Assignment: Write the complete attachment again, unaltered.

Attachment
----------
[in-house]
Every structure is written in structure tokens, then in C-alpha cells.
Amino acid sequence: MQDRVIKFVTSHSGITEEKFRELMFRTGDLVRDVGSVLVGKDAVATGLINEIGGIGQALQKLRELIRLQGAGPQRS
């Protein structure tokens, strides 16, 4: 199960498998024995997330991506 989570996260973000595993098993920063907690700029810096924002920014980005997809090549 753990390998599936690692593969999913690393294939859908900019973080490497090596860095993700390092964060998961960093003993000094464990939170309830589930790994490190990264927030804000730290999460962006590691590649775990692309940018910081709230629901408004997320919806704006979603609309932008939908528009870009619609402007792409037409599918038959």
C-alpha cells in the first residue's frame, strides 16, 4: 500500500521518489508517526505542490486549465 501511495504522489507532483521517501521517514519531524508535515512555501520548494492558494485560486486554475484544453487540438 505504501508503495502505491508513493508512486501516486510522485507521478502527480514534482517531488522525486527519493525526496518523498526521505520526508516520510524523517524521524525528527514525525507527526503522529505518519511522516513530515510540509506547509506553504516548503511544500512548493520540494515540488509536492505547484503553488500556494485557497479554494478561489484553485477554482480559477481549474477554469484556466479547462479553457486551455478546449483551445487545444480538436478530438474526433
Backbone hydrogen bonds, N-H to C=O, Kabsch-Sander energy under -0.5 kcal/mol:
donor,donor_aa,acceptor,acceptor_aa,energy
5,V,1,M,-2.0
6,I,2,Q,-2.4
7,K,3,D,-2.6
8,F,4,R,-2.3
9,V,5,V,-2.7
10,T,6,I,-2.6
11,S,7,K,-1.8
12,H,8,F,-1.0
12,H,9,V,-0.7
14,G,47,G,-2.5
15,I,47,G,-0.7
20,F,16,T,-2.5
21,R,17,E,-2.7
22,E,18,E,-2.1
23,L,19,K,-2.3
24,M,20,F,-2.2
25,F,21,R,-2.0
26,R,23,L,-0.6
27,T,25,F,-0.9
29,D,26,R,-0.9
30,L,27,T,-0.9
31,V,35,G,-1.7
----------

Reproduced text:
[in-house]
Every structure is written in structure tokens, then in C-alpha cells.
Amino acid sequence: MQDRVIKFVTSHSGITEEKFRELMFRTGDLVRDVGSVLVGKDAVATGLINEIGGIGQALQKLRELIRLQGAGPQRS
């Protein structure tokens, strides 16, 4: 199960498998024995997330991506 989570996260973000595993098993920063907690700029810096924002920014980005997809090549 753990390998599936690692593969999913690393294939859908900019973080490497090596860095993700390092964060998961960093003993000094464990939170309830589930790994490190990264927030804000730290999460962006590691590649775990692309940018910081709230629901408004997320919806704006979603609309932008939908528009870009619609402007792409037409599918038959």
C-alpha cells in the first residue's frame, strides 16, 4: 500500500521518489508517526505542490486549465 501511495504522489507532483521517501521517514519531524508535515512555501520548494492558494485560486486554475484544453487540438 505504501508503495502505491508513493508512486501516486510522485507521478502527480514534482517531488522525486527519493525526496518523498526521505520526508516520510524523517524521524525528527514525525507527526503522529505518519511522516513530515510540509506547509506553504516548503511544500512548493520540494515540488509536492505547484503553488500556494485557497479554494478561489484553485477554482480559477481549474477554469484556466479547462479553457486551455478546449483551445487545444480538436478530438474526433
Backbone hydrogen bonds, N-H to C=O, Kabsch-Sander energy under -0.5 kcal/mol:
donor,donor_aa,acceptor,acceptor_aa,energy
5,V,1,M,-2.0
6,I,2,Q,-2.4
7,K,3,D,-2.6
8,F,4,R,-2.3
9,V,5,V,-2.7
10,T,6,I,-2.6
11,S,7,K,-1.8
12,H,8,F,-1.0
12,H,9,V,-0.7
14,G,47,G,-2.5
15,I,47,G,-0.7
20,F,16,T,-2.5
21,R,17,E,-2.7
22,E,18,E,-2.1
23,L,19,K,-2.3
24,M,20,F,-2.2
25,F,21,R,-2.0
26,R,23,L,-0.6
27,T,25,F,-0.9
29,D,26,R,-0.9
30,L,27,T,-0.9
31,V,35,G,-1.7